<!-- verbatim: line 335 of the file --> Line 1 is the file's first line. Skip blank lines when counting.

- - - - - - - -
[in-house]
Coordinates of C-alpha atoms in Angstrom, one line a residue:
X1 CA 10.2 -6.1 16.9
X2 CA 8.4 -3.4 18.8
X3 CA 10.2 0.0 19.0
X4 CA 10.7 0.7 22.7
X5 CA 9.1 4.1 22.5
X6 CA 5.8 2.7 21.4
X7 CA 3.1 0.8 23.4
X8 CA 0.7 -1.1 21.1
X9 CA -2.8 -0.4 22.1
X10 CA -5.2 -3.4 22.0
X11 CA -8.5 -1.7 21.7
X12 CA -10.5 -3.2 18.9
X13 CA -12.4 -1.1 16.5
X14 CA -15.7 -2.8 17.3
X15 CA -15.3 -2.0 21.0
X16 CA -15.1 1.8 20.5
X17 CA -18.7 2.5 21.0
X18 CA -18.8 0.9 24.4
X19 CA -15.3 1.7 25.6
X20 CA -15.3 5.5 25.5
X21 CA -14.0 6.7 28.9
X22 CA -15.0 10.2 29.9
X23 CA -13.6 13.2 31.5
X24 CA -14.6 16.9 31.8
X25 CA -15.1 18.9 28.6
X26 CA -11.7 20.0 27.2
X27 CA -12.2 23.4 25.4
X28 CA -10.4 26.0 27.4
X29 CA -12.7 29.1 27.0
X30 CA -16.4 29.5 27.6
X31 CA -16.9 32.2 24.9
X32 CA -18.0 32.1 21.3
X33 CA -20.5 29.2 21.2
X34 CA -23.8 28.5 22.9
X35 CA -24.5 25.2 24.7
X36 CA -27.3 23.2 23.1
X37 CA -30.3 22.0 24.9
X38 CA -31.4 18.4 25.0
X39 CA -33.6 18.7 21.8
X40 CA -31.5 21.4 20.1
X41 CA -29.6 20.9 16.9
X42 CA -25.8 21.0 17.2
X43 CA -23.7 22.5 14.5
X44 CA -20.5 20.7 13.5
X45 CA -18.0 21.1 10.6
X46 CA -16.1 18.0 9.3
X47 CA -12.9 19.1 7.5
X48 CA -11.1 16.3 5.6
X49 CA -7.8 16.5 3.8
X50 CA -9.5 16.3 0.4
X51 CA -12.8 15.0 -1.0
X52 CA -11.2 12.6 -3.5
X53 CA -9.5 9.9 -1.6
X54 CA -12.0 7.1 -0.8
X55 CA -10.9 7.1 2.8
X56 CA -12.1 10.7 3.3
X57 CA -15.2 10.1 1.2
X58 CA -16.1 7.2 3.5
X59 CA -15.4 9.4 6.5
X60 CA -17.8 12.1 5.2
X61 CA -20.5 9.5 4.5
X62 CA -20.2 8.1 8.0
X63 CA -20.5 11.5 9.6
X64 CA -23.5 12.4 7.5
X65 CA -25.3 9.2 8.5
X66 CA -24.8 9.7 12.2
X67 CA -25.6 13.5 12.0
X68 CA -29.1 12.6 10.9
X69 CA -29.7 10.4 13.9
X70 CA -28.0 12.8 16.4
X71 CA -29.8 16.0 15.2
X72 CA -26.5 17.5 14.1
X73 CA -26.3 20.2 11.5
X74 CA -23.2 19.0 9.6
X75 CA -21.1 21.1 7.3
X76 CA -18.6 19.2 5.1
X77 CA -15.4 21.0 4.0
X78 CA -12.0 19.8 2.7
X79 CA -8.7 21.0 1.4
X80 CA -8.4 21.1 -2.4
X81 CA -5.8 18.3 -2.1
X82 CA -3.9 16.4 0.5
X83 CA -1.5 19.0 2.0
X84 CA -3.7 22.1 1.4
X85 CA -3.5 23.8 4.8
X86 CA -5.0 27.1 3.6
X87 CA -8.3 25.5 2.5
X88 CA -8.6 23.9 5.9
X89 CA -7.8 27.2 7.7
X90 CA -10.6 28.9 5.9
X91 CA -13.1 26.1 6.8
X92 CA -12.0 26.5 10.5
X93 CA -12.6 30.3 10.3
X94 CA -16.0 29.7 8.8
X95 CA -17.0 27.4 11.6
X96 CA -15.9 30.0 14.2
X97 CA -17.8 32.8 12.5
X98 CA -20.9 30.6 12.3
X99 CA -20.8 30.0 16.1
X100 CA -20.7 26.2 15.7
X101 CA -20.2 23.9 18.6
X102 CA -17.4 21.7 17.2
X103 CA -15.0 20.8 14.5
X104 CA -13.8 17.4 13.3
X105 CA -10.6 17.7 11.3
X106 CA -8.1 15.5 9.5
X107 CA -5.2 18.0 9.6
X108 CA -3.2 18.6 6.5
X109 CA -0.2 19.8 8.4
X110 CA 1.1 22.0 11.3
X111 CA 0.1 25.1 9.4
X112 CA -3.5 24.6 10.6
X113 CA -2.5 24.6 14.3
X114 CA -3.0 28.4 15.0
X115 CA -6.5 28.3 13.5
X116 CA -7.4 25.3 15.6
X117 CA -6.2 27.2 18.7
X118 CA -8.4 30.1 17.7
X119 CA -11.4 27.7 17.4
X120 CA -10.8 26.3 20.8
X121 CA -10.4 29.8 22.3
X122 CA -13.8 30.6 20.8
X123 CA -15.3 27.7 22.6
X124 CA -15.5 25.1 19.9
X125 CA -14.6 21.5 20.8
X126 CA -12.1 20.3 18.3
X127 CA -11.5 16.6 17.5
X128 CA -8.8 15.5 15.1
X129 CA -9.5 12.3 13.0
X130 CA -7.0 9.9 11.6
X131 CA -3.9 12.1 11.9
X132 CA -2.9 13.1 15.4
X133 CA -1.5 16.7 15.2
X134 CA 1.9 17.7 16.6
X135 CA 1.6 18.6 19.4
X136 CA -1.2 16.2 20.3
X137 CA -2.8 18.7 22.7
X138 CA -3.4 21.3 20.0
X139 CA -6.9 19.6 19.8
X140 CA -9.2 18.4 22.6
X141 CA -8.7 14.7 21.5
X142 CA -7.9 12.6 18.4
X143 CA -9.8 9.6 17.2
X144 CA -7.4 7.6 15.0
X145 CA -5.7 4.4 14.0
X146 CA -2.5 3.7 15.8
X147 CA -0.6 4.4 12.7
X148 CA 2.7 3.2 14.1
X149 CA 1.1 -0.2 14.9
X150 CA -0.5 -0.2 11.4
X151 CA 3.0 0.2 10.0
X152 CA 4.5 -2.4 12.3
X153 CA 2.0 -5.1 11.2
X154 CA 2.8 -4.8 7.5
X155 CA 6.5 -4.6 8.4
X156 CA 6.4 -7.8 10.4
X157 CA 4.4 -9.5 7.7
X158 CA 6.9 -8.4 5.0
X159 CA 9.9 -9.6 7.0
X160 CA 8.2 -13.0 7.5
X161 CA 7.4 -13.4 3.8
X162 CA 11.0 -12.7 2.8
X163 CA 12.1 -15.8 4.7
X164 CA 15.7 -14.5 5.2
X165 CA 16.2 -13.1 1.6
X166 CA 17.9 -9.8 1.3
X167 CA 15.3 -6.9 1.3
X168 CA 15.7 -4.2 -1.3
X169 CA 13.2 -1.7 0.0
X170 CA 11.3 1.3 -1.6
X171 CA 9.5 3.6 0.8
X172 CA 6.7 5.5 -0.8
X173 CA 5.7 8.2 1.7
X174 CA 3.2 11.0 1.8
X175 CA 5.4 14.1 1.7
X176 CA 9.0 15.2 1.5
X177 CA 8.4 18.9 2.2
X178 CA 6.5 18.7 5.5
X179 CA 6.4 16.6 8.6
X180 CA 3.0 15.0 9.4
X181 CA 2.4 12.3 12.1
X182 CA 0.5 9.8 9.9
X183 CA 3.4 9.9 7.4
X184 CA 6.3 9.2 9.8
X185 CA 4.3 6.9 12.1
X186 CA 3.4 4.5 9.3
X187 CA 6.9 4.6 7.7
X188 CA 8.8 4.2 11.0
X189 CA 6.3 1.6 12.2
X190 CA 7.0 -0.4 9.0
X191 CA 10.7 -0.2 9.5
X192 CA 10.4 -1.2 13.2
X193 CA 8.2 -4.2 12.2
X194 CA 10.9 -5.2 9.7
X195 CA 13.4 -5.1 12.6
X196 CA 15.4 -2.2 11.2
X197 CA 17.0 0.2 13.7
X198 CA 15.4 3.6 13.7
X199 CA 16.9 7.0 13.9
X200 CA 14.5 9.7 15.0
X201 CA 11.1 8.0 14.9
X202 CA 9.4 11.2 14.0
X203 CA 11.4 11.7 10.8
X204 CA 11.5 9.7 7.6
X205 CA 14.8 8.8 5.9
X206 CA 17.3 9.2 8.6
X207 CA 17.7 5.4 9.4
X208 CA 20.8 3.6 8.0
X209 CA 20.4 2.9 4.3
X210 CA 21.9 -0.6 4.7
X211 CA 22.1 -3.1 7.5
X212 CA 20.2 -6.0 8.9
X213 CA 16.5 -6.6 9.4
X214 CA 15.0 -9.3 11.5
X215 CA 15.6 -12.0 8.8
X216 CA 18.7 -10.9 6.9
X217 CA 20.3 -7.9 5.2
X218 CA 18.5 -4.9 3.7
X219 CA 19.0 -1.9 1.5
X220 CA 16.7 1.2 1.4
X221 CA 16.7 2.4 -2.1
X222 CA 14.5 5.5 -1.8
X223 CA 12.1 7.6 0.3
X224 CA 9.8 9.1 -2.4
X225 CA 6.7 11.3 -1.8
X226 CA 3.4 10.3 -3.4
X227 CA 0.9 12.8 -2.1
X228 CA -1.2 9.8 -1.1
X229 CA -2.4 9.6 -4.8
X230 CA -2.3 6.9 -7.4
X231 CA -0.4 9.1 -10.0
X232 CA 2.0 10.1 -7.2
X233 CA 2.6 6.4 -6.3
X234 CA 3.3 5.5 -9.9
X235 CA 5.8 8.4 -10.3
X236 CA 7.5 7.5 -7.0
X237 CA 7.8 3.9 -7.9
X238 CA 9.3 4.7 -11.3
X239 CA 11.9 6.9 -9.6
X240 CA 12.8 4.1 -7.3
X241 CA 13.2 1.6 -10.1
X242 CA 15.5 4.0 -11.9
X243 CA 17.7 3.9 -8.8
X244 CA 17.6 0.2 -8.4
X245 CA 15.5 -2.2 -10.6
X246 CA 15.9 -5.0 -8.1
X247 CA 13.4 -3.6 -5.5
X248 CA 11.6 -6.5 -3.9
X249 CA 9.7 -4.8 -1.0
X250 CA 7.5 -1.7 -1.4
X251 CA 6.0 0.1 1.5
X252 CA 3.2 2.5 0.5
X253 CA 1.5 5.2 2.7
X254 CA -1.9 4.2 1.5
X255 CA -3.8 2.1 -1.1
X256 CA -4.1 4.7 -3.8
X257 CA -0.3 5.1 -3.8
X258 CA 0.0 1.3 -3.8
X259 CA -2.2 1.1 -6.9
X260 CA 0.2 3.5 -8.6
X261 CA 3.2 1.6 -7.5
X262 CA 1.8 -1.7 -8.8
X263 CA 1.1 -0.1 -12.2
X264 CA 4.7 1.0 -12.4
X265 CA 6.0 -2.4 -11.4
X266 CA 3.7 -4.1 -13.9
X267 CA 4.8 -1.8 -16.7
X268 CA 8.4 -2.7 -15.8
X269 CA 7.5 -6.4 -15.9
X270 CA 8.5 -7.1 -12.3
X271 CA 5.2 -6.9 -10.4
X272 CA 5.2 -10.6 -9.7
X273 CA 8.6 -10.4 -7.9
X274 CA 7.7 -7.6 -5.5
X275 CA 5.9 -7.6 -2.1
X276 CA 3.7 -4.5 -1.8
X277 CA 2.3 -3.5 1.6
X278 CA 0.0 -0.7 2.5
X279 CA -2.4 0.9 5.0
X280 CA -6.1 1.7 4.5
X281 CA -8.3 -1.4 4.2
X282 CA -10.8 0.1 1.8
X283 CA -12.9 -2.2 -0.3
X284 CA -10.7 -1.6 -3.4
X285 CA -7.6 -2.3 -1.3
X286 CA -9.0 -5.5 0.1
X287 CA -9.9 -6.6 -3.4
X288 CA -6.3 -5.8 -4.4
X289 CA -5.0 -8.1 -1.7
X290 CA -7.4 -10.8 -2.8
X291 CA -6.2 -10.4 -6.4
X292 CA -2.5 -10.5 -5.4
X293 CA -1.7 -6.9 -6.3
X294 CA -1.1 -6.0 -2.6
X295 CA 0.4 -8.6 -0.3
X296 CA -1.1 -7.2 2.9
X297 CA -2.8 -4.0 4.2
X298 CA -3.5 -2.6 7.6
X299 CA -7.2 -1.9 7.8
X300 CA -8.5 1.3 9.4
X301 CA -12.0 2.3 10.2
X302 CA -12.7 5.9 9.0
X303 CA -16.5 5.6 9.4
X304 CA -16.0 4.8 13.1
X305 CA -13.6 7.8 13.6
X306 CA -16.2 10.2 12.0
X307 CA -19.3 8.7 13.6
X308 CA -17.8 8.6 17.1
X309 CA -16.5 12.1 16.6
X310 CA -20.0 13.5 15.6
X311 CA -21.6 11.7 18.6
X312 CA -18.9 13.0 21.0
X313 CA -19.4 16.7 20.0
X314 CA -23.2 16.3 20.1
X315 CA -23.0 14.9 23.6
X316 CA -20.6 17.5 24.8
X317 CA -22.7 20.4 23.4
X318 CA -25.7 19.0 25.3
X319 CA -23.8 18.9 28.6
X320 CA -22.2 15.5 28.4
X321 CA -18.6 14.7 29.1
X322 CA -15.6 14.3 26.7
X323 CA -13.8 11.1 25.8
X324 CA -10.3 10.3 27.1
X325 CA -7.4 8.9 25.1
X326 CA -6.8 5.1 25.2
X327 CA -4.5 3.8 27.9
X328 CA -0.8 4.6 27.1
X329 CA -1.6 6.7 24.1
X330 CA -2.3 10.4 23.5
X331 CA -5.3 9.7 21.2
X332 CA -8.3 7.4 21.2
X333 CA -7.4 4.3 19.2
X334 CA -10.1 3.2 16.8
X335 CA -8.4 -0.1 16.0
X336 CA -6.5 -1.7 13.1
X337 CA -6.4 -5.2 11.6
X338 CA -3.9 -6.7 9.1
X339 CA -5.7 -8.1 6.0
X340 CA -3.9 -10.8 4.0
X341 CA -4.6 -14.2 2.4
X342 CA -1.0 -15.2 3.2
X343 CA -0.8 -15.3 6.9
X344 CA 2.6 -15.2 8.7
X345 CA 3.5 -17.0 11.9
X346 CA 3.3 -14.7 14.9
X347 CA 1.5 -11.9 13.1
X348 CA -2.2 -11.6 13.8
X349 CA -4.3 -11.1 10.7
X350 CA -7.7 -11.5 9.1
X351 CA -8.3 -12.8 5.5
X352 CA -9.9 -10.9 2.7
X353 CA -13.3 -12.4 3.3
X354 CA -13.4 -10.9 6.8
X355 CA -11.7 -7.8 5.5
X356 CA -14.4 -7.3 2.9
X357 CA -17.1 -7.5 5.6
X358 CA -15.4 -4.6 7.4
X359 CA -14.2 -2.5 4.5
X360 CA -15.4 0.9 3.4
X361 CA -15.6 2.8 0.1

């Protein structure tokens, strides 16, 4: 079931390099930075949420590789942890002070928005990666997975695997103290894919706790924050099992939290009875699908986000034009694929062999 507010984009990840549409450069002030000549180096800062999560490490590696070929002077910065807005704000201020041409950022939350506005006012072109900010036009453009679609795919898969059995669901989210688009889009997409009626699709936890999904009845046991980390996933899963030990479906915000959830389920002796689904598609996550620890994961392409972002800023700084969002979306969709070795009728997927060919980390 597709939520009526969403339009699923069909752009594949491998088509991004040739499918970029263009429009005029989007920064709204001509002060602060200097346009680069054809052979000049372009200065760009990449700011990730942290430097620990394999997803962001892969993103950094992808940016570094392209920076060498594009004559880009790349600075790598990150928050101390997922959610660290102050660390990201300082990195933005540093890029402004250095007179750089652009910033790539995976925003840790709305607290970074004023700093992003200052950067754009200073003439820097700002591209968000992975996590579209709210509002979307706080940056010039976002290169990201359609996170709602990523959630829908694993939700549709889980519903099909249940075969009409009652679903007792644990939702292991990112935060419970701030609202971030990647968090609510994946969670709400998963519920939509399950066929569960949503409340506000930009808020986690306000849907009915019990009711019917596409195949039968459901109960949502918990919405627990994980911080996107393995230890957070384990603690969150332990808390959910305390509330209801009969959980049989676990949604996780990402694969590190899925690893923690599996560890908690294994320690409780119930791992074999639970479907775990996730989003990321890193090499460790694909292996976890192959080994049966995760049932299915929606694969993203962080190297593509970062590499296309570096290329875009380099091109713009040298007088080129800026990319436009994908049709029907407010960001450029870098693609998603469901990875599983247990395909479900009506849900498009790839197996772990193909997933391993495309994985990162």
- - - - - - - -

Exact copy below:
X333 CA -7.4 4.3 19.2